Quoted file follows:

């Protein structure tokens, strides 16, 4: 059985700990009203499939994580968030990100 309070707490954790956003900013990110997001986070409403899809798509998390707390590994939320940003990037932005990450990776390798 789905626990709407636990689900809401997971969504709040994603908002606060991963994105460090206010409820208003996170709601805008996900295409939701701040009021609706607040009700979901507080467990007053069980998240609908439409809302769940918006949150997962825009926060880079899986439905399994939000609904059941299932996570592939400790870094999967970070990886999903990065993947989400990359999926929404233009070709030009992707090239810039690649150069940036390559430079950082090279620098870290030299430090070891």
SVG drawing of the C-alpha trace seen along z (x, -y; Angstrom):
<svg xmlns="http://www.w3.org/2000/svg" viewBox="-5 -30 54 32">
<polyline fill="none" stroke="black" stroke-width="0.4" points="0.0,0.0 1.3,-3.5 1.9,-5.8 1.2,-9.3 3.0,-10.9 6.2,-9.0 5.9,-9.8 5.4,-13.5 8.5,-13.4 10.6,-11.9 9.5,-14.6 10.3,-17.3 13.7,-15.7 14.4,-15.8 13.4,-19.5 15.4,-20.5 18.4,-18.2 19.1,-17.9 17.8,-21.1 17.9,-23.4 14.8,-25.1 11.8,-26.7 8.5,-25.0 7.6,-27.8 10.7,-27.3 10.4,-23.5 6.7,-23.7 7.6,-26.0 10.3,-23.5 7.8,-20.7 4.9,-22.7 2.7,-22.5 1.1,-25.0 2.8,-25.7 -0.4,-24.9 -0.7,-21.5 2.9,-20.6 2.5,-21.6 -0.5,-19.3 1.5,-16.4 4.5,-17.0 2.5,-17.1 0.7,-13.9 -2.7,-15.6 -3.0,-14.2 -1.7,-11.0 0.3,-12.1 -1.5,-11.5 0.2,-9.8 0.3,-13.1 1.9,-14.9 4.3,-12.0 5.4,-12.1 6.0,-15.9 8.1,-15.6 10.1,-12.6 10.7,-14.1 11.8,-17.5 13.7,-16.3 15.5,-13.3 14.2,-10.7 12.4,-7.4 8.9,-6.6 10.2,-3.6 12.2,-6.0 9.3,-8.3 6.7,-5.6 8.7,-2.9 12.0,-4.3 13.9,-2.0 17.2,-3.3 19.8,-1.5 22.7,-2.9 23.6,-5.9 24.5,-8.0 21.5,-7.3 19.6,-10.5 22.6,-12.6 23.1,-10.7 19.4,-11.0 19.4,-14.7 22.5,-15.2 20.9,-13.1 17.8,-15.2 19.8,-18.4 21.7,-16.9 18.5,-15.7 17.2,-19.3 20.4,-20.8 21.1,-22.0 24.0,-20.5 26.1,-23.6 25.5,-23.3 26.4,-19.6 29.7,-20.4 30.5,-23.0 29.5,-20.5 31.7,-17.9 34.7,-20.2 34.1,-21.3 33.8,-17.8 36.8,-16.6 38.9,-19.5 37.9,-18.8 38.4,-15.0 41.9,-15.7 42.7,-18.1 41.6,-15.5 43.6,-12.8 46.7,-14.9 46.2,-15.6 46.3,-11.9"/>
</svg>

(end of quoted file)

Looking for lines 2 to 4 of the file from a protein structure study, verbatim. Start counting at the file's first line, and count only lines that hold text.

SVG drawing of the C-alpha trace seen along z (x, -y; Angstrom):
<svg xmlns="http://www.w3.org/2000/svg" viewBox="-5 -30 54 32">
<polyline fill="none" stroke="black" stroke-width="0.4" points="0.0,0.0 1.3,-3.5 1.9,-5.8 1.2,-9.3 3.0,-10.9 6.2,-9.0 5.9,-9.8 5.4,-13.5 8.5,-13.4 10.6,-11.9 9.5,-14.6 10.3,-17.3 13.7,-15.7 14.4,-15.8 13.4,-19.5 15.4,-20.5 18.4,-18.2 19.1,-17.9 17.8,-21.1 17.9,-23.4 14.8,-25.1 11.8,-26.7 8.5,-25.0 7.6,-27.8 10.7,-27.3 10.4,-23.5 6.7,-23.7 7.6,-26.0 10.3,-23.5 7.8,-20.7 4.9,-22.7 2.7,-22.5 1.1,-25.0 2.8,-25.7 -0.4,-24.9 -0.7,-21.5 2.9,-20.6 2.5,-21.6 -0.5,-19.3 1.5,-16.4 4.5,-17.0 2.5,-17.1 0.7,-13.9 -2.7,-15.6 -3.0,-14.2 -1.7,-11.0 0.3,-12.1 -1.5,-11.5 0.2,-9.8 0.3,-13.1 1.9,-14.9 4.3,-12.0 5.4,-12.1 6.0,-15.9 8.1,-15.6 10.1,-12.6 10.7,-14.1 11.8,-17.5 13.7,-16.3 15.5,-13.3 14.2,-10.7 12.4,-7.4 8.9,-6.6 10.2,-3.6 12.2,-6.0 9.3,-8.3 6.7,-5.6 8.7,-2.9 12.0,-4.3 13.9,-2.0 17.2,-3.3 19.8,-1.5 22.7,-2.9 23.6,-5.9 24.5,-8.0 21.5,-7.3 19.6,-10.5 22.6,-12.6 23.1,-10.7 19.4,-11.0 19.4,-14.7 22.5,-15.2 20.9,-13.1 17.8,-15.2 19.8,-18.4 21.7,-16.9 18.5,-15.7 17.2,-19.3 20.4,-20.8 21.1,-22.0 24.0,-20.5 26.1,-23.6 25.5,-23.3 26.4,-19.6 29.7,-20.4 30.5,-23.0 29.5,-20.5 31.7,-17.9 34.7,-20.2 34.1,-21.3 33.8,-17.8 36.8,-16.6 38.9,-19.5 37.9,-18.8 38.4,-15.0 41.9,-15.7 42.7,-18.1 41.6,-15.5 43.6,-12.8 46.7,-14.9 46.2,-15.6 46.3,-11.9"/>